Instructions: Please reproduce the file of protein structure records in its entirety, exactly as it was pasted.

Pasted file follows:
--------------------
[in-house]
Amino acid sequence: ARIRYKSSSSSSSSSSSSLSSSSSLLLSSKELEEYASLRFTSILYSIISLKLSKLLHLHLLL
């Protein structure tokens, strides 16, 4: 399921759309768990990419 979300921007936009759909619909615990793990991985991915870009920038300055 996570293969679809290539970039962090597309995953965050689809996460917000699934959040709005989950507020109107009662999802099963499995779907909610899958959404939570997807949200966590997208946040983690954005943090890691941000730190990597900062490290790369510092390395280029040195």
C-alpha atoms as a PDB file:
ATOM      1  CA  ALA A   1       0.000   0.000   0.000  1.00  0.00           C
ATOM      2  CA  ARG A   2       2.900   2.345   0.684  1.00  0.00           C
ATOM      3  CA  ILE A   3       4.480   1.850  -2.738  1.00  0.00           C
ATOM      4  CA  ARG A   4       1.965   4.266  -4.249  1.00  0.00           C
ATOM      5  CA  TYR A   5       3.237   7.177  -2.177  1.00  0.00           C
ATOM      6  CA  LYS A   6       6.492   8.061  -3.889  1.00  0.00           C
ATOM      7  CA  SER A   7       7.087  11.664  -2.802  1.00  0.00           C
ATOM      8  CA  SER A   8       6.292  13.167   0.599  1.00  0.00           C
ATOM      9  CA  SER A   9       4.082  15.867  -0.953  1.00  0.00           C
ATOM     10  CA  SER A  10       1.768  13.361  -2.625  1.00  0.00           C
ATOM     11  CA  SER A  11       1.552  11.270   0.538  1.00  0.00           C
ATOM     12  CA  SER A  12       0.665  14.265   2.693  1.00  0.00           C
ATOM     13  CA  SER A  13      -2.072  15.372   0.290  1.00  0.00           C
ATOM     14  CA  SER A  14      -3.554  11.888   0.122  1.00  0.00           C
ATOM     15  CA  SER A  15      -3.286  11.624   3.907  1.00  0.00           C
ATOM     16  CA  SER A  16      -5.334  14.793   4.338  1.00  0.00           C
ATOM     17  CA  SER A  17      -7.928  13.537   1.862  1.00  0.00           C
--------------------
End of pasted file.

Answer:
[in-house]
Amino acid sequence: ARIRYKSSSSSSSSSSSSLSSSSSLLLSSKELEEYASLRFTSILYSIISLKLSKLLHLHLLL
């Protein structure tokens, strides 16, 4: 399921759309768990990419 979300921007936009759909619909615990793990991985991915870009920038300055 996570293969679809290539970039962090597309995953965050689809996460917000699934959040709005989950507020109107009662999802099963499995779907909610899958959404939570997807949200966590997208946040983690954005943090890691941000730190990597900062490290790369510092390395280029040195």
C-alpha atoms as a PDB file:
ATOM      1  CA  ALA A   1       0.000   0.000   0.000  1.00  0.00           C
ATOM      2  CA  ARG A   2       2.900   2.345   0.684  1.00  0.00           C
ATOM      3  CA  ILE A   3       4.480   1.850  -2.738  1.00  0.00           C
ATOM      4  CA  ARG A   4       1.965   4.266  -4.249  1.00  0.00           C
ATOM      5  CA  TYR A   5       3.237   7.177  -2.177  1.00  0.00           C
ATOM      6  CA  LYS A   6       6.492   8.061  -3.889  1.00  0.00           C
ATOM      7  CA  SER A   7       7.087  11.664  -2.802  1.00  0.00           C
ATOM      8  CA  SER A   8       6.292  13.167   0.599  1.00  0.00           C
ATOM      9  CA  SER A   9       4.082  15.867  -0.953  1.00  0.00           C
ATOM     10  CA  SER A  10       1.768  13.361  -2.625  1.00  0.00           C
ATOM     11  CA  SER A  11       1.552  11.270   0.538  1.00  0.00           C
ATOM     12  CA  SER A  12       0.665  14.265   2.693  1.00  0.00           C
ATOM     13  CA  SER A  13      -2.072  15.372   0.290  1.00  0.00           C
ATOM     14  CA  SER A  14      -3.554  11.888   0.122  1.00  0.00           C
ATOM     15  CA  SER A  15      -3.286  11.624   3.907  1.00  0.00           C
ATOM     16  CA  SER A  16      -5.334  14.793   4.338  1.00  0.00           C
ATOM     17  CA  SER A  17      -7.928  13.537   1.862  1.00  0.00           C